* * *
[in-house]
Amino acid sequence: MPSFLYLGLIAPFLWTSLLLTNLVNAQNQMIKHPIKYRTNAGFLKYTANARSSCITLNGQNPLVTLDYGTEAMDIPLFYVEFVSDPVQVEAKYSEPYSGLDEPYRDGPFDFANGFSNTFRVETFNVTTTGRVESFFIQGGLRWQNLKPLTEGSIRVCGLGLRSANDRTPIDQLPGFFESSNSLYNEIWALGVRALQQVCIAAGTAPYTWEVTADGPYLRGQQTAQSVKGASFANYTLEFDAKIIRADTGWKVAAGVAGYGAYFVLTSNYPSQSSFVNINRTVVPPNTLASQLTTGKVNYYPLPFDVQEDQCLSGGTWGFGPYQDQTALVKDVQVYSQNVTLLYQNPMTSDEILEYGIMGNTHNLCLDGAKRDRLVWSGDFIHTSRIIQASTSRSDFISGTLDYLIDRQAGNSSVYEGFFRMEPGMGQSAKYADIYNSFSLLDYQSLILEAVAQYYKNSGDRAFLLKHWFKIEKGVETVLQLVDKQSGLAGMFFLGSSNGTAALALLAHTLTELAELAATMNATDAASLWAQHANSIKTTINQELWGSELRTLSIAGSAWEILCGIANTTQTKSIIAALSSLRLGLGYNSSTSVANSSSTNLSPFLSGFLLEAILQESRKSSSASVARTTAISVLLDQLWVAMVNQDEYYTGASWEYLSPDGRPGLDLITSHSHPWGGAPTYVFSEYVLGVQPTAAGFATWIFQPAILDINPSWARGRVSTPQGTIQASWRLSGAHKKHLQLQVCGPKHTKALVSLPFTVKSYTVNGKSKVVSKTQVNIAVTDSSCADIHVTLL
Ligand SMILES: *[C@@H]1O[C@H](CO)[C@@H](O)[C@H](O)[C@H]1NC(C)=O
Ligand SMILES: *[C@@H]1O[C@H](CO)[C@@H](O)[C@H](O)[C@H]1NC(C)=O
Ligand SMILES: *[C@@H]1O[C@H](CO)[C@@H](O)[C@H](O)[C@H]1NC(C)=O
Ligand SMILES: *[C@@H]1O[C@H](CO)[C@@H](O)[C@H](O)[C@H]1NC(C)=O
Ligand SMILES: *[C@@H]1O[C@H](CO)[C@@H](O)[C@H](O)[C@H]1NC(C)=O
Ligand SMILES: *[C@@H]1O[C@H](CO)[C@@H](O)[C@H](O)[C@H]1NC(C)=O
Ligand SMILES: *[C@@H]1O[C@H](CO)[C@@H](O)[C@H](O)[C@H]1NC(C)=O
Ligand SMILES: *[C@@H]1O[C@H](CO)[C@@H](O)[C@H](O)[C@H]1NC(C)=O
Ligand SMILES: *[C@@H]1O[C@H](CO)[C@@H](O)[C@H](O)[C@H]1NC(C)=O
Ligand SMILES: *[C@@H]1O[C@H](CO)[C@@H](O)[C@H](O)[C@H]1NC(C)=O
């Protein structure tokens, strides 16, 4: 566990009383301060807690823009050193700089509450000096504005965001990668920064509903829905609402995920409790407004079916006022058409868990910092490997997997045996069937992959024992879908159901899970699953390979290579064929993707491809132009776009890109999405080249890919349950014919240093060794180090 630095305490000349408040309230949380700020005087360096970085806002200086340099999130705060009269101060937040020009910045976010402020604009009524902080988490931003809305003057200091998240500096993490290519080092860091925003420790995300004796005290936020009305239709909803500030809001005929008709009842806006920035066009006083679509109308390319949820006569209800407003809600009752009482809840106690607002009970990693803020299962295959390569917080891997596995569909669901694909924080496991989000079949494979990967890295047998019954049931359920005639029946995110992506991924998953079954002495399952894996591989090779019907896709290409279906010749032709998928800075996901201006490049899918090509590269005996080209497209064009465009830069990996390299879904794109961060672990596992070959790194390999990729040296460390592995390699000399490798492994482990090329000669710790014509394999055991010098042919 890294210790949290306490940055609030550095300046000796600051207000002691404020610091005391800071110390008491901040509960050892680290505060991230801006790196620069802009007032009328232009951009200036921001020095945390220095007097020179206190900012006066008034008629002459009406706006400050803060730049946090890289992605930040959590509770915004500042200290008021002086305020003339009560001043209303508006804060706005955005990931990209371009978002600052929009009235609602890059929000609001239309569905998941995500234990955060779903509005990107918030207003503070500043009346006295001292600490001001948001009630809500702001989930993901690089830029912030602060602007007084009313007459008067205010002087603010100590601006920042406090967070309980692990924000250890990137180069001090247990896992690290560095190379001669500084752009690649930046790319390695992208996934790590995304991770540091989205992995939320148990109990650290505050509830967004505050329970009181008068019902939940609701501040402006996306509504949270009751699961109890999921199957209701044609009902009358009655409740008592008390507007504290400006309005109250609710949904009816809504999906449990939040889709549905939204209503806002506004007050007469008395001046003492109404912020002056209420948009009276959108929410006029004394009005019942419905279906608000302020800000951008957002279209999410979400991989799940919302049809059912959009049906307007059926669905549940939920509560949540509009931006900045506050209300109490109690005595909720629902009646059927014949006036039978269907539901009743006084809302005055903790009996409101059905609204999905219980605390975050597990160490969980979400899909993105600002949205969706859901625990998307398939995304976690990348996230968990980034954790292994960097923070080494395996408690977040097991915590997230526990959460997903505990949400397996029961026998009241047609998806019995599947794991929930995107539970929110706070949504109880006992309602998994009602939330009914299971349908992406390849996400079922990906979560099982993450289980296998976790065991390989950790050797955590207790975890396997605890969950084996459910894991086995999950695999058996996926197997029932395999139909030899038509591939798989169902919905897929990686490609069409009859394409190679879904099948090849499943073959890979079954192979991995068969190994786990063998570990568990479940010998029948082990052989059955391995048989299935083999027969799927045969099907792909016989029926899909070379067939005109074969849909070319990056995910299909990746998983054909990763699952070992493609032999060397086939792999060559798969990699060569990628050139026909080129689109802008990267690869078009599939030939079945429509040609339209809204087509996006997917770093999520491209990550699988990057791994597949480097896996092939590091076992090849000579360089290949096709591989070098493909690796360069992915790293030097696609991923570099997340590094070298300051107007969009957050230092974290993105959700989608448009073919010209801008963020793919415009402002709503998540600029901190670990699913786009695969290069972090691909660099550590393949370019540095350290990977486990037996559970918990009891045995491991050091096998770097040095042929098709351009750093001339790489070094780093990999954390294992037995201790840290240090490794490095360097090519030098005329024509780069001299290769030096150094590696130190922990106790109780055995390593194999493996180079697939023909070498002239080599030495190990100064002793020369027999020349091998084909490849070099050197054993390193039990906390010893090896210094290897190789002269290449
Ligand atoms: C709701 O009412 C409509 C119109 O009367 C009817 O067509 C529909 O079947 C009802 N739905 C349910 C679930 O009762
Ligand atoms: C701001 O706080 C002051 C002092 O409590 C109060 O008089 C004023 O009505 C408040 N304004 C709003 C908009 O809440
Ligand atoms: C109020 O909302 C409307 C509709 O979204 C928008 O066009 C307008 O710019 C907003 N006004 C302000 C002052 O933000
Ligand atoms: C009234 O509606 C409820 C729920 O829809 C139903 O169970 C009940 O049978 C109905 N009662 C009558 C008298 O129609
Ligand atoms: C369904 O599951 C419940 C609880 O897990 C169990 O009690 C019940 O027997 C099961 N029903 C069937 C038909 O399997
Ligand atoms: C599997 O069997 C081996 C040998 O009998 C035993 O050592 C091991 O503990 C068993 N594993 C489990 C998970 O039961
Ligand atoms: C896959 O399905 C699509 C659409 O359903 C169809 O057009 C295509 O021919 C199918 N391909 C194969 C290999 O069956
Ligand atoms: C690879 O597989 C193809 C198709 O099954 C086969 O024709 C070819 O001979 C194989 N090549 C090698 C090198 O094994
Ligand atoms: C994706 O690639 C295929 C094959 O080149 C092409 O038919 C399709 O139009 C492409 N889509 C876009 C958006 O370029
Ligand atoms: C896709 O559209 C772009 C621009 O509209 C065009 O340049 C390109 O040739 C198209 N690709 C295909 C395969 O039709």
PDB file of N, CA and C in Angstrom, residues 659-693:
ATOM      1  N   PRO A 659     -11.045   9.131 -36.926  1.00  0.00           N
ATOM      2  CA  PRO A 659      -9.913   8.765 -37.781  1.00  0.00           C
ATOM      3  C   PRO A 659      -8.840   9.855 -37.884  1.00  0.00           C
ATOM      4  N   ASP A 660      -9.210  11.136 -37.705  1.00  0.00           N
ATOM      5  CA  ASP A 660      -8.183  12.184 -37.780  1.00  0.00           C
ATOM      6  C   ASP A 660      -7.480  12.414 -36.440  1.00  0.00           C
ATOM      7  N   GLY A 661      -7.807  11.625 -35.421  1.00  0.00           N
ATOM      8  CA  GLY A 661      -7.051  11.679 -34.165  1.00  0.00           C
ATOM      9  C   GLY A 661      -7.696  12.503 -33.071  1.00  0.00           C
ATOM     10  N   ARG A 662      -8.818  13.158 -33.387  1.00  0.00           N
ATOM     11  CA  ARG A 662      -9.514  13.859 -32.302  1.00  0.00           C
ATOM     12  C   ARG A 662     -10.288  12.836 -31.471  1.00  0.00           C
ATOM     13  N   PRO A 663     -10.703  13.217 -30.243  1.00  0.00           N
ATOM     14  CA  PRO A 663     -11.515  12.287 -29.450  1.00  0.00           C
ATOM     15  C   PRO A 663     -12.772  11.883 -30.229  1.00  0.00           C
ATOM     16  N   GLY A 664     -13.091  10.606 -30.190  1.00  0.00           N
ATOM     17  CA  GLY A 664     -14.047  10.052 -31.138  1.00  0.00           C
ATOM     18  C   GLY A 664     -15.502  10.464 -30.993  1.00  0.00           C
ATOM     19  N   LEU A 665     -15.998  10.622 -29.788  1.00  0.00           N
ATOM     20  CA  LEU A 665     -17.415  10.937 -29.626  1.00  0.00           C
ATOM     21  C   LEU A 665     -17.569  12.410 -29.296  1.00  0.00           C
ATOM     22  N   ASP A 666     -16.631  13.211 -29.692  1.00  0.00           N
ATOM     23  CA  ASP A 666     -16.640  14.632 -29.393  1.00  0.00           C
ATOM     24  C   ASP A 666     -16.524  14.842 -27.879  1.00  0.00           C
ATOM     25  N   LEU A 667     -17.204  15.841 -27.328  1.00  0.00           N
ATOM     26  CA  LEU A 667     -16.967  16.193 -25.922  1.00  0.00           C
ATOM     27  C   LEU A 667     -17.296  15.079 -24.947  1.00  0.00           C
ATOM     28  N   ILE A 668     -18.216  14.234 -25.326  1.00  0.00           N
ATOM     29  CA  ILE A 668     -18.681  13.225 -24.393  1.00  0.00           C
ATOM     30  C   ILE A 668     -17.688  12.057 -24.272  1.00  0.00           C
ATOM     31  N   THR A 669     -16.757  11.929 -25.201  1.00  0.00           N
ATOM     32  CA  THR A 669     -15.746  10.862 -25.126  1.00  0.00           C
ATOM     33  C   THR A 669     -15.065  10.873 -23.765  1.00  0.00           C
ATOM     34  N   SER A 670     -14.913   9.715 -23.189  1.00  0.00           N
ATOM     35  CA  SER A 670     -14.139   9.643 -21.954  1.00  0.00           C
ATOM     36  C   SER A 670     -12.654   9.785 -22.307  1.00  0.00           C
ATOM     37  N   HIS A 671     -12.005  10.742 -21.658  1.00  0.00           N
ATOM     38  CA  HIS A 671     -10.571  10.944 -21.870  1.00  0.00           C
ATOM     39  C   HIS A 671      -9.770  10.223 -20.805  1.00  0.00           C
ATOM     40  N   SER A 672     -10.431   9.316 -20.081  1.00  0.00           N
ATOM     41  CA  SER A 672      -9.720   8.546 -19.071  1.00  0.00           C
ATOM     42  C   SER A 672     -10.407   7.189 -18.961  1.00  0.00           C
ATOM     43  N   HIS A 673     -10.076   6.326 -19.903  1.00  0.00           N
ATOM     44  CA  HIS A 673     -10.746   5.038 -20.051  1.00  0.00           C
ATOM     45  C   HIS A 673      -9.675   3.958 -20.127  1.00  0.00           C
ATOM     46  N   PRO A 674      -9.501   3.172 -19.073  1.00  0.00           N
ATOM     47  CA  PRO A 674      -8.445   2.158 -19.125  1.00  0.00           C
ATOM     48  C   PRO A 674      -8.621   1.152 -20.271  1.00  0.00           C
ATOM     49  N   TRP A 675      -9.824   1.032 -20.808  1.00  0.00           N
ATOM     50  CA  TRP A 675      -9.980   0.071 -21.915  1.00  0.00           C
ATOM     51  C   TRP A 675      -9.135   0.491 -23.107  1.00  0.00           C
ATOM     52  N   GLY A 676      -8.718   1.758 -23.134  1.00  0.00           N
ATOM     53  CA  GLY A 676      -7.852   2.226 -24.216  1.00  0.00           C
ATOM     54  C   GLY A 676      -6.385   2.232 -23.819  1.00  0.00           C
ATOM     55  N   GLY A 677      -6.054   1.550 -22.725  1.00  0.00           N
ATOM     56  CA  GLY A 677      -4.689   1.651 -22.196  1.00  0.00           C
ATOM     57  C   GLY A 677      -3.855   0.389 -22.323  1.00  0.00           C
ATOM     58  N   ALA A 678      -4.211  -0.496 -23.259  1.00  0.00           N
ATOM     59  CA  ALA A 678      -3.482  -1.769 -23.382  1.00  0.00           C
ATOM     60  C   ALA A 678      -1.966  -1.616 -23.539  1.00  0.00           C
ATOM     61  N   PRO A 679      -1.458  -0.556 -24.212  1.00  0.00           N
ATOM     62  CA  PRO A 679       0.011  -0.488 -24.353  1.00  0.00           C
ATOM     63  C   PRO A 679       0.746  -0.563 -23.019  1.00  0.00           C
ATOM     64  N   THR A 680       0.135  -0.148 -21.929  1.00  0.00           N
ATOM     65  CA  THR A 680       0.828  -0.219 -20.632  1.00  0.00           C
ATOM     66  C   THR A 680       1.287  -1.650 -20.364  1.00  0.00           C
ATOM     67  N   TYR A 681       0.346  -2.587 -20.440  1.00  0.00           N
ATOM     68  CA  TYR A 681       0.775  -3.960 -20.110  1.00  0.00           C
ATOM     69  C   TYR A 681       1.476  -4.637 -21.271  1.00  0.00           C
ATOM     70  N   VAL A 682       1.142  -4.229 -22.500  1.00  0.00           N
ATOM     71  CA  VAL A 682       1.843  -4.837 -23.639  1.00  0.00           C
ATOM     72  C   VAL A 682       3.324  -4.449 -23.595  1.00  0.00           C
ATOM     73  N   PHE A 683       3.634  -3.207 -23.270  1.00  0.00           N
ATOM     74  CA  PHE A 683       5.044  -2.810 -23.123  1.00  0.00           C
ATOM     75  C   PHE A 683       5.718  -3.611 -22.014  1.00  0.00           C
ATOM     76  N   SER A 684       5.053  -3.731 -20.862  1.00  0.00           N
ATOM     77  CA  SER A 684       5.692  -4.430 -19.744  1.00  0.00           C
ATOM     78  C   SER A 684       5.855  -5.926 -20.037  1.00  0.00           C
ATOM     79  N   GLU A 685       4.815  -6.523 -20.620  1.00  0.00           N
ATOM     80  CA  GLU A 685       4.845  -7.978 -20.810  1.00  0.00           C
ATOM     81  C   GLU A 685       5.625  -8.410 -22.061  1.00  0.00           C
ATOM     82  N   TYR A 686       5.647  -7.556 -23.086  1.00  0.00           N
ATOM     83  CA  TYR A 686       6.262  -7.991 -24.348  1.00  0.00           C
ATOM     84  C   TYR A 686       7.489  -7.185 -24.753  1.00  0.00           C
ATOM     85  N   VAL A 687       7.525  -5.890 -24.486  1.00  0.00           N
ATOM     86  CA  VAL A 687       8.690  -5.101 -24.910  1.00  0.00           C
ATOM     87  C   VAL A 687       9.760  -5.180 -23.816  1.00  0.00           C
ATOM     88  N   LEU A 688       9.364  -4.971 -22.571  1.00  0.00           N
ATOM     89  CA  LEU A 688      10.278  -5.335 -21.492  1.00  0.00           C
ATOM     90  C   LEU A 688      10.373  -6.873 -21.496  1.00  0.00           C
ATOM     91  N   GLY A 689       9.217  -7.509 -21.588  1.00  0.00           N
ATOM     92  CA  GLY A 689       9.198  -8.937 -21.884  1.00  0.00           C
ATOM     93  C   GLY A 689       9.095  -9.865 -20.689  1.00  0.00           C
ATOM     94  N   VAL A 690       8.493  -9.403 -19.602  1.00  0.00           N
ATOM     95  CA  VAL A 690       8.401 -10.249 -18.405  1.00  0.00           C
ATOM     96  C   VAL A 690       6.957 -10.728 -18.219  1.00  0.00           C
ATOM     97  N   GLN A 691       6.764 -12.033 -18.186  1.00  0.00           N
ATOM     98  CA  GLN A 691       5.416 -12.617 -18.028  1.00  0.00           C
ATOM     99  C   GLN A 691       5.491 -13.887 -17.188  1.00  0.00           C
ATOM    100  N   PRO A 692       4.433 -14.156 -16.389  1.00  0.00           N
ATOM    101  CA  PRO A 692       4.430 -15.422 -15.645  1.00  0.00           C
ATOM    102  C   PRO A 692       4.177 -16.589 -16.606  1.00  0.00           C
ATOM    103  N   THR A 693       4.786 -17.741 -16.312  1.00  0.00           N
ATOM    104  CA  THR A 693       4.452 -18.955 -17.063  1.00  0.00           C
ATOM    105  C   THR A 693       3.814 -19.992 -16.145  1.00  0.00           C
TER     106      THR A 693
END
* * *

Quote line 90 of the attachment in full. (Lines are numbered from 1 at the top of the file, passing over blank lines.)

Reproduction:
ATOM     66  C   THR A 680       1.287  -1.650 -20.364  1.00  0.00           C